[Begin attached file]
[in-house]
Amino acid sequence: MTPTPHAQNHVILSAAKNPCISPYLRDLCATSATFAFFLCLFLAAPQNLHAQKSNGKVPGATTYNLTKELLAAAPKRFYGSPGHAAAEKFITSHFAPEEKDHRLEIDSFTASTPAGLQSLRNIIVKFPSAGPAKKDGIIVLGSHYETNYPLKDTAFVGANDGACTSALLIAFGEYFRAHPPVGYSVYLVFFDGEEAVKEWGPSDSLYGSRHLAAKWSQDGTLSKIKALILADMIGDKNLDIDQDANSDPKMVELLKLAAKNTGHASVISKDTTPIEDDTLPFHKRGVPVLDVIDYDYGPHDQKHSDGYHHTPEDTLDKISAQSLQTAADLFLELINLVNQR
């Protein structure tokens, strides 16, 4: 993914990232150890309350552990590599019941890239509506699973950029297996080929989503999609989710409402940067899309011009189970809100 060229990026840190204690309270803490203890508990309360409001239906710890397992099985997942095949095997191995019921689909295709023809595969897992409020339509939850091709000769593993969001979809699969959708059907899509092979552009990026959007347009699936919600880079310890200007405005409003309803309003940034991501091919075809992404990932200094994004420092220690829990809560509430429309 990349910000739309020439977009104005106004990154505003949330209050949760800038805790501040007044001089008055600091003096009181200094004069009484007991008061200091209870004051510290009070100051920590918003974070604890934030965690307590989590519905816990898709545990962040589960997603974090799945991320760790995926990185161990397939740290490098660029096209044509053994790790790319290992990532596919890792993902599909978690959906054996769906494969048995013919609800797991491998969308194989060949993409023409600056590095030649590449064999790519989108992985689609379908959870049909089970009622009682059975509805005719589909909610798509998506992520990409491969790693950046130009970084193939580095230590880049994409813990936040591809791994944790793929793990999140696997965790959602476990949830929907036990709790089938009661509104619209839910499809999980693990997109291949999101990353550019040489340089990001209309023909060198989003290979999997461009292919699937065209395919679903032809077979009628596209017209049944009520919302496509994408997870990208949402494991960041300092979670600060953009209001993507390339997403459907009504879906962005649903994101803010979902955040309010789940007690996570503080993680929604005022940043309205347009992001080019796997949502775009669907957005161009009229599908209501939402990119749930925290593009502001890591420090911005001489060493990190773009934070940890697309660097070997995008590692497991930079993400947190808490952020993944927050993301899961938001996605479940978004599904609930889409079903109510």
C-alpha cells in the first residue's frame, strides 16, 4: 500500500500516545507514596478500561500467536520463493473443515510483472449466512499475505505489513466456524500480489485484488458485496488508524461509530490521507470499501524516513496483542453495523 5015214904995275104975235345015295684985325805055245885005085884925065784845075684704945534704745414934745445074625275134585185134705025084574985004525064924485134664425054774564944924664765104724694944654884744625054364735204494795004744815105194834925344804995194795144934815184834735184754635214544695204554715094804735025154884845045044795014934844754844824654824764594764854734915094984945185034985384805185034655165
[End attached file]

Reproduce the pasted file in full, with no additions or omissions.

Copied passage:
[in-house]
Amino acid sequence: MTPTPHAQNHVILSAAKNPCISPYLRDLCATSATFAFFLCLFLAAPQNLHAQKSNGKVPGATTYNLTKELLAAAPKRFYGSPGHAAAEKFITSHFAPEEKDHRLEIDSFTASTPAGLQSLRNIIVKFPSAGPAKKDGIIVLGSHYETNYPLKDTAFVGANDGACTSALLIAFGEYFRAHPPVGYSVYLVFFDGEEAVKEWGPSDSLYGSRHLAAKWSQDGTLSKIKALILADMIGDKNLDIDQDANSDPKMVELLKLAAKNTGHASVISKDTTPIEDDTLPFHKRGVPVLDVIDYDYGPHDQKHSDGYHHTPEDTLDKISAQSLQTAADLFLELINLVNQR
């Protein structure tokens, strides 16, 4: 993914990232150890309350552990590599019941890239509506699973950029297996080929989503999609989710409402940067899309011009189970809100 060229990026840190204690309270803490203890508990309360409001239906710890397992099985997942095949095997191995019921689909295709023809595969897992409020339509939850091709000769593993969001979809699969959708059907899509092979552009990026959007347009699936919600880079310890200007405005409003309803309003940034991501091919075809992404990932200094994004420092220690829990809560509430429309 990349910000739309020439977009104005106004990154505003949330209050949760800038805790501040007044001089008055600091003096009181200094004069009484007991008061200091209870004051510290009070100051920590918003974070604890934030965690307590989590519905816990898709545990962040589960997603974090799945991320760790995926990185161990397939740290490098660029096209044509053994790790790319290992990532596919890792993902599909978690959906054996769906494969048995013919609800797991491998969308194989060949993409023409600056590095030649590449064999790519989108992985689609379908959870049909089970009622009682059975509805005719589909909610798509998506992520990409491969790693950046130009970084193939580095230590880049994409813990936040591809791994944790793929793990999140696997965790959602476990949830929907036990709790089938009661509104619209839910499809999980693990997109291949999101990353550019040489340089990001209309023909060198989003290979999997461009292919699937065209395919679903032809077979009628596209017209049944009520919302496509994408997870990208949402494991960041300092979670600060953009209001993507390339997403459907009504879906962005649903994101803010979902955040309010789940007690996570503080993680929604005022940043309205347009992001080019796997949502775009669907957005161009009229599908209501939402990119749930925290593009502001890591420090911005001489060493990190773009934070940890697309660097070997995008590692497991930079993400947190808490952020993944927050993301899961938001996605479940978004599904609930889409079903109510």
C-alpha cells in the first residue's frame, strides 16, 4: 500500500500516545507514596478500561500467536520463493473443515510483472449466512499475505505489513466456524500480489485484488458485496488508524461509530490521507470499501524516513496483542453495523 5015214904995275104975235345015295684985325805055245885005085884925065784845075684704945534704745414934745445074625275134585185134705025084574985004525064924485134664425054774564944924664765104724694944654884744625054364735204494795004744815105194834925344804995194795144934815184834735184754635214544695204554715094804735025154884845045044795014934844754844824654824764594764854734915094984945185034985384805185034655165